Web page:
Though Vladimir Nabokov adapted his own novel for the Lolita screenplay, he denounced it later. He was being too harsh. Though the movie lacks Humbert Humbert's exquisite inner voice, James Mason portrays him with enough longing and suffering to make up for it.
But the real stunner is Sue Lyon as Lolita (a little older here than in the book), a callous, sexy temptress, who slowly turns into the world-weary victim. Peter Sellers steals the film as Claire Quilty, a much bigger role here than in the book, performing different characters and different voices as a precursor to his Dr. Strangelove tour-de-force two years later.
Kubrick keeps the elegant black-and-white film big and luxurious and barren and sustains the cold humor over the entire 2 and a half hour running time. Vladimir Nabokov received an Oscar nomination (!) for his adapted screenplay.— Jeffrey M. Anderson, Combustible Celluloid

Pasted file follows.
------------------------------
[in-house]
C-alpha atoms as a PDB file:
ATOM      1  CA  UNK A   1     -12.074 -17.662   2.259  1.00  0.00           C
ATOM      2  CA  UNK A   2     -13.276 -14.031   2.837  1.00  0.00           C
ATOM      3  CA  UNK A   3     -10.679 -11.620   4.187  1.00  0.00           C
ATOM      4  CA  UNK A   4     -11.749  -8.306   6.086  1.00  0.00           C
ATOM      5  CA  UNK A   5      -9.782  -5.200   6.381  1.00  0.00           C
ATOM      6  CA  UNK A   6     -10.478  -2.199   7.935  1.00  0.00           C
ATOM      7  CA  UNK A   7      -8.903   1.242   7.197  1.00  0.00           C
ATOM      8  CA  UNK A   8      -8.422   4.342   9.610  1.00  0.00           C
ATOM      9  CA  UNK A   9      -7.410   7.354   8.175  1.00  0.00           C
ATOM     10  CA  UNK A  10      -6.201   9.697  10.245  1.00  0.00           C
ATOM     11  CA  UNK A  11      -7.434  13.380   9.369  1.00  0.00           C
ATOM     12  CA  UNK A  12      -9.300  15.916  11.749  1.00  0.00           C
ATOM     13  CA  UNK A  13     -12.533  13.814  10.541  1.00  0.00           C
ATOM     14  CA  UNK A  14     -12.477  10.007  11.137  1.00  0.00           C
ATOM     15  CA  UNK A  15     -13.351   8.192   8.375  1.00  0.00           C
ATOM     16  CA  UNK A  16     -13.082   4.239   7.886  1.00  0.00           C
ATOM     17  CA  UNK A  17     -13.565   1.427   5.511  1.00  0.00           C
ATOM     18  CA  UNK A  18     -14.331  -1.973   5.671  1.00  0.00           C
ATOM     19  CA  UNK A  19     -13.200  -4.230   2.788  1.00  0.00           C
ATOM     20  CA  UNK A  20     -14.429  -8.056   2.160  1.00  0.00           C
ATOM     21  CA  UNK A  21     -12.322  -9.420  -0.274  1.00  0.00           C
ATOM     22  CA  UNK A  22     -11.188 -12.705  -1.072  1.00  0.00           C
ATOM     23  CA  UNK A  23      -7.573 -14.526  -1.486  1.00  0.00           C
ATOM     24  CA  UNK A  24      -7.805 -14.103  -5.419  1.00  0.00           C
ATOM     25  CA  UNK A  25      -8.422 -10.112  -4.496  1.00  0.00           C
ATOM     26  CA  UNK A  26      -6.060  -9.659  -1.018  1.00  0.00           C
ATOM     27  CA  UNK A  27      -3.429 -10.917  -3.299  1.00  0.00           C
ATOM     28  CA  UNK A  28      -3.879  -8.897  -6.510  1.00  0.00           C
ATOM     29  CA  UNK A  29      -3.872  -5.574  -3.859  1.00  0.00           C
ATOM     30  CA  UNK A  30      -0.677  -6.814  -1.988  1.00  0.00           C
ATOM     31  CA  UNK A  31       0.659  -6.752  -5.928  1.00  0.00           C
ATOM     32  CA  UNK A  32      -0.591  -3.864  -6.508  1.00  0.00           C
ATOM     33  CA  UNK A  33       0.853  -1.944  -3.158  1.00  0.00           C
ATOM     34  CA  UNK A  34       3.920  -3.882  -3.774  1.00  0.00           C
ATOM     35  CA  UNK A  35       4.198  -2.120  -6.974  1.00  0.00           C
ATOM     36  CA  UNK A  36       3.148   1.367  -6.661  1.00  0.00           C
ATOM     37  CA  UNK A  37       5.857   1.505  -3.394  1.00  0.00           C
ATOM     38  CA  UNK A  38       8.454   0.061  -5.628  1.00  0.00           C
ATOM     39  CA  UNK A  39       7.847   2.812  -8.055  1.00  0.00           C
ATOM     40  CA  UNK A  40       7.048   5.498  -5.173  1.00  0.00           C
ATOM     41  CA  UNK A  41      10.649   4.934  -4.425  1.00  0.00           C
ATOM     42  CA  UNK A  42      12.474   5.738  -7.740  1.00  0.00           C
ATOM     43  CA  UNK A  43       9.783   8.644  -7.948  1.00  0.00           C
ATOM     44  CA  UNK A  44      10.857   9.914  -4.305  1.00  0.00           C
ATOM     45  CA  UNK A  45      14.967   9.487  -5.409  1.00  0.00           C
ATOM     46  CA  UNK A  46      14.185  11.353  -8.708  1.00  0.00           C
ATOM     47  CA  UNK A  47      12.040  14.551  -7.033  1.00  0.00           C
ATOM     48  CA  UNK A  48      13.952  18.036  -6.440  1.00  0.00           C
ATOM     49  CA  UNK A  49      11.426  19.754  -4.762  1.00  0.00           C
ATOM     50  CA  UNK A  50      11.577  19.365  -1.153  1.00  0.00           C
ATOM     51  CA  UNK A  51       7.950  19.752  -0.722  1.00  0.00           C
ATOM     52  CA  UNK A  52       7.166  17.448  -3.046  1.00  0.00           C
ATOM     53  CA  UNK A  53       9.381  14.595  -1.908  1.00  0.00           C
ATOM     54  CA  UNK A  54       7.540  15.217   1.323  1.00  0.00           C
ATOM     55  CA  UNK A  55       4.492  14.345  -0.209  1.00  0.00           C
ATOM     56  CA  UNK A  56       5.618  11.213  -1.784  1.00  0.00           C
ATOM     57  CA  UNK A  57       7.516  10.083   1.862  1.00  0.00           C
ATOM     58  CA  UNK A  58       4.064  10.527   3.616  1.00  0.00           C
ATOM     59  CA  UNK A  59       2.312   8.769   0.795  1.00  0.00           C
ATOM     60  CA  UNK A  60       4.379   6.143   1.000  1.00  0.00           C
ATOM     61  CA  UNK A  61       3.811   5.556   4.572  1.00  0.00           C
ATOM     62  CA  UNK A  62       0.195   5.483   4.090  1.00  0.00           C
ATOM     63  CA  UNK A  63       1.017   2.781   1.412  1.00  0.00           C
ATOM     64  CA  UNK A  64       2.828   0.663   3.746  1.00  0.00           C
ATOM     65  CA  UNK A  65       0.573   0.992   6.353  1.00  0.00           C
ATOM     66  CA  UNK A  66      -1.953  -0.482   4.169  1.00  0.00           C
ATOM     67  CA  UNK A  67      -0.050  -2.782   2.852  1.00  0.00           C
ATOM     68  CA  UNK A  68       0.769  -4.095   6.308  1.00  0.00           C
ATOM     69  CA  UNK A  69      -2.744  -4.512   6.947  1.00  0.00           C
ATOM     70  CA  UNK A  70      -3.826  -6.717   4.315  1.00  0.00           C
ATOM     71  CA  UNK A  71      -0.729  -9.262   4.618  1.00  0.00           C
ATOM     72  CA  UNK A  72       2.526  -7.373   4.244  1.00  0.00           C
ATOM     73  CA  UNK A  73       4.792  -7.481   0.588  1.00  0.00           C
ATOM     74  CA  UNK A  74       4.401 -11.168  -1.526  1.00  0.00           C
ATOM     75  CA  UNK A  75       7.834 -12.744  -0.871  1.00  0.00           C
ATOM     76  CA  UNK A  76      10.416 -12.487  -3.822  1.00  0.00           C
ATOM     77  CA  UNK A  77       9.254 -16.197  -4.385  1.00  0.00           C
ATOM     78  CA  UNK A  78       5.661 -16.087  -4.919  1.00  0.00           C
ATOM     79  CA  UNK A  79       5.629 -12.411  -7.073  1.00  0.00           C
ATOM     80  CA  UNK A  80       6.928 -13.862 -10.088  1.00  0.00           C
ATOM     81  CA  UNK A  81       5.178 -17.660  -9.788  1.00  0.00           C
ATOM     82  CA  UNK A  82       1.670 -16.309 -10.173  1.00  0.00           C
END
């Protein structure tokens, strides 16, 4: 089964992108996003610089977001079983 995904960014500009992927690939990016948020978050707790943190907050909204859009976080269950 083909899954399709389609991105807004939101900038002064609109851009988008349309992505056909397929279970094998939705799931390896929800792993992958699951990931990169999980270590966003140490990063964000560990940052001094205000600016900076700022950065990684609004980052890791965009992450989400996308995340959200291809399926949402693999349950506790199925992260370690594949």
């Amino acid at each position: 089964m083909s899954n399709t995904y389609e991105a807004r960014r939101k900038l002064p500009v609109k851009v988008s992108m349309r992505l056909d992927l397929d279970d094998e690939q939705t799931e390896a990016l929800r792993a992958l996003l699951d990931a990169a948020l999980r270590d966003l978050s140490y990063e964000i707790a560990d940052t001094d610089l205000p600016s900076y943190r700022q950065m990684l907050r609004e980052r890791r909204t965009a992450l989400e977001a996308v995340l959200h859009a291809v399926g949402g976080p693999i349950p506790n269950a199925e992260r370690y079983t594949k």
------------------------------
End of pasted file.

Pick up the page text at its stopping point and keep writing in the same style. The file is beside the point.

Wed February 15, 7:30 PM, Muenzinger Auditorium
UK, 1962, in English, Black and White, 152 min, 1.66 : 1, 35mm
Director: Stanley Kubrick, Author: Vladimir Nabokov, Screenplay: Stanley Kubrick, James B. Harris, Cast: James Mason, Sue Lyon, Shelley Winters, Peter Sellers, Lois Maxwell